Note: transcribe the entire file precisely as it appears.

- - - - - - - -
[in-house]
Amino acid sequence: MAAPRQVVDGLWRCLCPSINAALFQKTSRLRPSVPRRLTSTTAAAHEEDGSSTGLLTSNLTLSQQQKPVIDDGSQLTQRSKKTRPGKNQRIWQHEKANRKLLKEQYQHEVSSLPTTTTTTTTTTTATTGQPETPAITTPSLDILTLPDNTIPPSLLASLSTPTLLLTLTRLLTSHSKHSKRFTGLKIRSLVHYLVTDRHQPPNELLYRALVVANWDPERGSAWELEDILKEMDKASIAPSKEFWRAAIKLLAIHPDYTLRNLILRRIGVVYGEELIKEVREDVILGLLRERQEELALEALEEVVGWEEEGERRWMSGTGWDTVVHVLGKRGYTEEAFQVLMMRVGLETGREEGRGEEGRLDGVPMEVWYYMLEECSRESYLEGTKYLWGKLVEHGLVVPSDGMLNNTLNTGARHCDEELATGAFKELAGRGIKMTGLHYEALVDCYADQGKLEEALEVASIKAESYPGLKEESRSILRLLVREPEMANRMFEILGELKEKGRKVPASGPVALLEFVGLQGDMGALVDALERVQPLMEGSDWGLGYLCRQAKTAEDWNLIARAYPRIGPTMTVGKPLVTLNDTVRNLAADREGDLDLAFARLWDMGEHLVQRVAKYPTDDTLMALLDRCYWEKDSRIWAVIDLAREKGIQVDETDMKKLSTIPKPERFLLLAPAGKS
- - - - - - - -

[in-house]
Amino acid sequence: MAAPRQVVDGLWRCLCPSINAALFQKTSRLRPSVPRRLTSTTAAAHEEDGSSTGLLTSNLTLSQQQKPVIDDGSQLTQRSKKTRPGKNQRIWQHEKANRKLLKEQYQHEVSSLPTTTTTTTTTTTATTGQPETPAITTPSLDILTLPDNTIPPSLLASLSTPTLLLTLTRLLTSHSKHSKRFTGLKIRSLVHYLVTDRHQPPNELLYRALVVANWDPERGSAWELEDILKEMDKASIAPSKEFWRAAIKLLAIHPDYTLRNLILRRIGVVYGEELIKEVREDVILGLLRERQEELALEALEEVVGWEEEGERRWMSGTGWDTVVHVLGKRGYTEEAFQVLMMRVGLETGREEGRGEEGRLDGVPMEVWYYMLEECSRESYLEGTKYLWGKLVEHGLVVPSDGMLNNTLNTGARHCDEELATGAFKELAGRGIKMTGLHYEALVDCYADQGKLEEALEVASIKAESYPGLKEESRSILRLLVREPEMANRMFEILGELKEKGRKVPASGPVALLEFVGLQGDMGALVDALERVQPLMEGSDWGLGYLCRQAKTAEDWNLIARAYPRIGPTMTVGKPLVTLNDTVRNLAADREGDLDLAFARLWDMGEHLVQRVAKYPTDDTLMALLDRCYWEKDSRIWAVIDLAREKGIQVDETDMKKLSTIPKPERFLLLAPAGKS